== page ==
Evidence 7: Isaiah 56:1-7 Thus says the LORD: “Keep justice, and do righteousness, for soon my salvation will come, and my righteousness be revealed. (2) Blessed is the man who does this, and the son of man who holds it fast, who keeps the Sabbath, not profaning it, and keeps his hand from doing any evil.” (3) Let not the foreigner who has joined himself to the LORD say, “The LORD will surely separate me from his people”; and let not the eunuch say, “Behold, I am a dry tree.” (4) For thus says the LORD: “To the eunuchs who keep my Sabbaths, who choose the things that please me and hold fast my covenant, (5) I will give in my house and within my walls a monument and a name better than sons and daughters; I will give them an everlasting name that shall not be cut off. (6) “And the foreigners who join themselves to the LORD, to minister to him, to love the name of the LORD, and to be his servants, everyone who keeps the Sabbath and does not profane it, and holds fast my covenant– (7) these I will bring to my holy mountain, and make them joyful in my house of prayer; their burnt offerings and their sacrifices will be accepted on my altar; for my house shall be called a house of prayer for all peoples.”

This is just about as plain a statement as you could want. Those non-Israelites who join themselves to God must never say that they are separated from his people, the Israelites. Just as Paul would write hundreds of years later: under God there is no difference between Jew and Greek. If gentiles worship the true God and keep his commandments, then they will be invited into his house. The implication is that, if they do not keep the Sabbath, they will not be invited, and their offerings and sacrifices will not be accepted.

Perhaps this is why David wanted to teach God’s Law to everyone. He was a man after God’s own heart, after all.

Evidence 8: Psalm 119:46-47 I will also speak of your testimonies before kings and shall not be put to shame, for I find my delight in your commandments, which I love.

Although he used two words, “testimonies” and “commandments”, the context indicates he meant them to be synonyms. If you aren’t as sure as I am, that’s understandable. Look a little further into Psalm 119, and maybe you will be convinced.

Evidence 9: Psa 119:118-119 You spurn all who go astray from your statutes, for their cunning is in vain. All the wicked of the earth you discard like dross, therefore I love your testimonies.

David wrote that God spurns all who go astray from his statutes. Not just the Israelites or the Jews. “All the wicked of the earth.” Since he did not want to be spurned, discarded like dross, he chose to love God’s testimonies. These lines are even clearer than the previous ones that “testimonies” was used synonymously with “commandments” and “statutes” throughout Psalm 119, and that all three apply to gentiles as well as to Jews.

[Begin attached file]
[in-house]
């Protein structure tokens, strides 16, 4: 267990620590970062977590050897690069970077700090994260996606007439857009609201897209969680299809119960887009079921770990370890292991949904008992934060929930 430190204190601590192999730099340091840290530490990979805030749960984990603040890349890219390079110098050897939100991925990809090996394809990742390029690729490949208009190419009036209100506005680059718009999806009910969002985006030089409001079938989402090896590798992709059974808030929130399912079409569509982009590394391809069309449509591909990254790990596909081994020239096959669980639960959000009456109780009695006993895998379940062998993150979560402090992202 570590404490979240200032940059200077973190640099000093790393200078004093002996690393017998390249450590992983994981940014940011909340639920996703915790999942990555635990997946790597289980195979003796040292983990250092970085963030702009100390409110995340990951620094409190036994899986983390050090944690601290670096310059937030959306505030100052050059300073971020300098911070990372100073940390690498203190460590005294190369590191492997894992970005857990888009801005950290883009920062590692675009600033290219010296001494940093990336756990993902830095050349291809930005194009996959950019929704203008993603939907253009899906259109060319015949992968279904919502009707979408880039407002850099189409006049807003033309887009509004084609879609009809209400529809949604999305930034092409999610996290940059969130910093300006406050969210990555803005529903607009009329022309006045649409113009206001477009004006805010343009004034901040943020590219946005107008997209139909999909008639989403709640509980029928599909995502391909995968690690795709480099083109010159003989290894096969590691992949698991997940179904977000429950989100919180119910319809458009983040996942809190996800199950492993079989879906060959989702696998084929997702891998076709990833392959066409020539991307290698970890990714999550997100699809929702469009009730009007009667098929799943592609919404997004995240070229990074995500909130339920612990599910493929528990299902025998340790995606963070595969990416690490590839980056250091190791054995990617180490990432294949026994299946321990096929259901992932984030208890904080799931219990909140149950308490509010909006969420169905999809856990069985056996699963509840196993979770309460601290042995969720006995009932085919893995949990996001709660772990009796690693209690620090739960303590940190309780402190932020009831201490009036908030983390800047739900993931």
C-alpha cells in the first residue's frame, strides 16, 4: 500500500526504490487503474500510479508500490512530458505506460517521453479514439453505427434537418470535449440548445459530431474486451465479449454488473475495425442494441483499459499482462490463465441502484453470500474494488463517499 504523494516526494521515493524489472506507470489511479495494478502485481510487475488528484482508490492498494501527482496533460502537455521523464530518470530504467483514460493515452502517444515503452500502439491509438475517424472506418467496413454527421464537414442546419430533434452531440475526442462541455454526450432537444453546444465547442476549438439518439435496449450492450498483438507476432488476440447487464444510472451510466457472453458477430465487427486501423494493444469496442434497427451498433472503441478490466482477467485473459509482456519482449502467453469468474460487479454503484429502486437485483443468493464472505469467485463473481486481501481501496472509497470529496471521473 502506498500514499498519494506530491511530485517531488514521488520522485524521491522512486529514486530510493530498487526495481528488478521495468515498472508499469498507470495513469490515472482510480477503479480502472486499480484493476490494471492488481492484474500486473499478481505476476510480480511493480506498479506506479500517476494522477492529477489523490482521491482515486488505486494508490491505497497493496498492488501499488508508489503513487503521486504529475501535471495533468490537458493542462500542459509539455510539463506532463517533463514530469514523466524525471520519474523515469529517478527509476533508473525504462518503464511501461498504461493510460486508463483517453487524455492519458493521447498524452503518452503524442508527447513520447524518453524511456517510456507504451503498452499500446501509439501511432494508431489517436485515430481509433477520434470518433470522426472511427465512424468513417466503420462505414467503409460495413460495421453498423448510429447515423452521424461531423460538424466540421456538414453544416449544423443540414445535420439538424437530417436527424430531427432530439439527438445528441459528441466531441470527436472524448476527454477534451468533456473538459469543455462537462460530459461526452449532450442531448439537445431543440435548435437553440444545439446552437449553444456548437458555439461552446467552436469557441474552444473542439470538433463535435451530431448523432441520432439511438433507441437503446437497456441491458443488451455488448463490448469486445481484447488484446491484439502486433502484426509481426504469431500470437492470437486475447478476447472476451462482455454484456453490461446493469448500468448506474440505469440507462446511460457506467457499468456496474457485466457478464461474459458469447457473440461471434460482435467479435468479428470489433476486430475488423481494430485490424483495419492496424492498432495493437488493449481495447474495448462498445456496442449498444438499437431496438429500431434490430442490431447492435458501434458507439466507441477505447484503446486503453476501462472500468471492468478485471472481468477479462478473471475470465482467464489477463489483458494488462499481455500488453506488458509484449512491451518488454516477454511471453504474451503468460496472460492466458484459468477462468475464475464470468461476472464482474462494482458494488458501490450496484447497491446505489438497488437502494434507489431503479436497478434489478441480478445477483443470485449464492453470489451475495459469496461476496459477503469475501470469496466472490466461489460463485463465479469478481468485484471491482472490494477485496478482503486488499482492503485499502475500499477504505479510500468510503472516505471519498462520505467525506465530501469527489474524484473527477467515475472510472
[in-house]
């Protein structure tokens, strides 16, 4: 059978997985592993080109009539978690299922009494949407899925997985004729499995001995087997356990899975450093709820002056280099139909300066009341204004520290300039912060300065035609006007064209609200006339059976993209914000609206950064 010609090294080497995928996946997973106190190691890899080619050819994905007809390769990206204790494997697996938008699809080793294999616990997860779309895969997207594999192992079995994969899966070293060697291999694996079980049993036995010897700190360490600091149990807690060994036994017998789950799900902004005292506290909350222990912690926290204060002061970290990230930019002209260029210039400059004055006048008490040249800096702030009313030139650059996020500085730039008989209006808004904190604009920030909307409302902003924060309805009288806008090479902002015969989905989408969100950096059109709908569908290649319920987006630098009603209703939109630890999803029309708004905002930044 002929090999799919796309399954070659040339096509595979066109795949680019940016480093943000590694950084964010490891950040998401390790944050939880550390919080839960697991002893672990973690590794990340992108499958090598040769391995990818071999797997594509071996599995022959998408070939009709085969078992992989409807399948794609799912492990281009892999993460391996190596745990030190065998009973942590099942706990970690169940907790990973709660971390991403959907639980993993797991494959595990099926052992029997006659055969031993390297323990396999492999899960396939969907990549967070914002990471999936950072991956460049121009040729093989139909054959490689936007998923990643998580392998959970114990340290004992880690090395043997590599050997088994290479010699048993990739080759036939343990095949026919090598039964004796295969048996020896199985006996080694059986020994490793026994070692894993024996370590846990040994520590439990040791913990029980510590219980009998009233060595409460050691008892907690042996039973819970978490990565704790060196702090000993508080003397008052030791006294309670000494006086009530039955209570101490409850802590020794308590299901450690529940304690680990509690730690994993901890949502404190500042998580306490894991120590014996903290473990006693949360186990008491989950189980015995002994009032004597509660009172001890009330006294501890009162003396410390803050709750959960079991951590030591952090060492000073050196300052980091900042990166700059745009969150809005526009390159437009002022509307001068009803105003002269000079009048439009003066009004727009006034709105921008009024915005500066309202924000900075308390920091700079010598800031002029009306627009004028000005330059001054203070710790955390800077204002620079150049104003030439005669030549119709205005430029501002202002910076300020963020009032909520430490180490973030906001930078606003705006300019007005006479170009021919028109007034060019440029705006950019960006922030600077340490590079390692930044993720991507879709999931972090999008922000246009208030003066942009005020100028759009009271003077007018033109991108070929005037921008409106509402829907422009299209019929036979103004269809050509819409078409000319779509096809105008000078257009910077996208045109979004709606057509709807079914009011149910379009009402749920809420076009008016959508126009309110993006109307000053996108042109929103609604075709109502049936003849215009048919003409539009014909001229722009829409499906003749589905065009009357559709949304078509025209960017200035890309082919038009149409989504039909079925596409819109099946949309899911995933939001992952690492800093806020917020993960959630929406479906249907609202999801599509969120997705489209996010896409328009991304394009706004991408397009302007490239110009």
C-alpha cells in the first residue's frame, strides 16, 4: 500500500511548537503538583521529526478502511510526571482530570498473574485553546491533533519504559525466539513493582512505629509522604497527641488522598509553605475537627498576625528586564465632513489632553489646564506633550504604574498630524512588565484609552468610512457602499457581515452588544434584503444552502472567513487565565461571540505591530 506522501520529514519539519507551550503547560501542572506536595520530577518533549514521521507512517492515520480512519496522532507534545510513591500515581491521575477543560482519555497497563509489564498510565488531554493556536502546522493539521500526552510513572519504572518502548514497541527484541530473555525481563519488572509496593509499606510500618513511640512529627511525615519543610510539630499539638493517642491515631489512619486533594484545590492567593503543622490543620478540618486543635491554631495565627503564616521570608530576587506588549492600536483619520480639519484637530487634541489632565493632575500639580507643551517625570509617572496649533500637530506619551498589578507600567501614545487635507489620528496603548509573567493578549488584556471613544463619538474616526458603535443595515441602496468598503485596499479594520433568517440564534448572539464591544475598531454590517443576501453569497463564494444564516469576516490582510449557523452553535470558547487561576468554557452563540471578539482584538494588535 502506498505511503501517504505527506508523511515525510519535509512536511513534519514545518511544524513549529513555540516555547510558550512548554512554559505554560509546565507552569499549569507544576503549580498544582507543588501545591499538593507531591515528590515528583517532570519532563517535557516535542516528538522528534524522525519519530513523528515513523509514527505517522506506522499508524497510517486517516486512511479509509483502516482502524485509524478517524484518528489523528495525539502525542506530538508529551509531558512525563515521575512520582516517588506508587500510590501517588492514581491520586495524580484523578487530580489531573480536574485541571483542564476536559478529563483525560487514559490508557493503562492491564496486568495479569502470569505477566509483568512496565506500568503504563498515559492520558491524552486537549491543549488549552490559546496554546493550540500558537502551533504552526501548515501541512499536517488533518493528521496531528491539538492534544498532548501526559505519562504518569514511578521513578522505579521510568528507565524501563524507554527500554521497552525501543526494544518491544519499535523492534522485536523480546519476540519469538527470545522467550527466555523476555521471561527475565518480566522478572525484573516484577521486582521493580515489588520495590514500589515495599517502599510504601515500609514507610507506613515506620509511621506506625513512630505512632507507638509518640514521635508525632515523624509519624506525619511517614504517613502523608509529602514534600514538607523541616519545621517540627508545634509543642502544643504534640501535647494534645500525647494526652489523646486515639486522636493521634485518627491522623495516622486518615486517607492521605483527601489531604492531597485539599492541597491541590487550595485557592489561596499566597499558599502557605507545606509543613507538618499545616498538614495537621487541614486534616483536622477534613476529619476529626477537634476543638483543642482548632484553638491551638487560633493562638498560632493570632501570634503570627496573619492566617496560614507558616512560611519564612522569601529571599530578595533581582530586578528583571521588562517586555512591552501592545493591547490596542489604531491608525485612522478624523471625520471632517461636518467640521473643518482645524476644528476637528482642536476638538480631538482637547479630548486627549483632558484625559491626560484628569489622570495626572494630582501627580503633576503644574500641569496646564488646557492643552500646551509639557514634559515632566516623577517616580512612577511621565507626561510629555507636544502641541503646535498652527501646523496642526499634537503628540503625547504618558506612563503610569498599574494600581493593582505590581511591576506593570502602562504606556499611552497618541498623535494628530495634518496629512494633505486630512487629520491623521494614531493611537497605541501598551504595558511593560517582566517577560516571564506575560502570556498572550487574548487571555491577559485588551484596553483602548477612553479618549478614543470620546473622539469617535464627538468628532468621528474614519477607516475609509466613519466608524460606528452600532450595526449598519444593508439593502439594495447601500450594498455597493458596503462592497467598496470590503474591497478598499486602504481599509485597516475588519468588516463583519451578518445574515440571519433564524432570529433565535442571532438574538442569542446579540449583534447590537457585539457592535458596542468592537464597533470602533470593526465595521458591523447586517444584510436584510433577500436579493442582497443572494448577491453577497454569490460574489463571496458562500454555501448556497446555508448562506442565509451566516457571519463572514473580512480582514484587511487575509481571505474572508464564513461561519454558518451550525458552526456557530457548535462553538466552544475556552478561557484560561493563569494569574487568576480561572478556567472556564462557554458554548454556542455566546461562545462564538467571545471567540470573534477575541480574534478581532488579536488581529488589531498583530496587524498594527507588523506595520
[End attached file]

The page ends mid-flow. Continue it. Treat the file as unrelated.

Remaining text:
Appropriately enough for the topic, I will conclude with a tenth scriptural evidence that the Law of God applies to all people, though there are many more to be found.

Evidences 10: Zechariah 14:18-19 And if the family of Egypt does not go up and present themselves, then on them there shall be no rain; there shall be the plague with which the LORD afflicts the nations that do not go up to keep the Feast of Booths. This shall be the punishment to Egypt and the punishment to all the nations that do not go up to keep the Feast of Booths.

Sukkot (the Feast of Booths) memorializes Israel’s time in the wilderness and prophesies of the coming of the Messiah. One could spiritualize this passage to avoid the issue–and the allegorical interpretation might not be entirely incorrect–but the literal meaning is quite clear. The day will come when any nation on earth that does not keep Sukkot will also not receive rain.

Sukkot, which means “tabernacles” or “booths”, is a festival that happens every Fall. It memorializes the time that Israel spent wandering in the wilderness living in sukkot and is the most likely time when Yeshua was born, hence the prophecies of the Messiah coming to tabernacle among his people. The manger probably wasn’t a feeding trough, but a tabernacle, a temporary shelter constructed in obedience to the command to live in sukkot for one week every year. Although it isn’t kosher by rabbinic standards, we set up our tents in the yard every year and try to sleep in them as much as possible for that week.

So, keep Torah (the Law) or not. Just don’t say that God never intended for non-Jews to keep it. The Apostles disagree.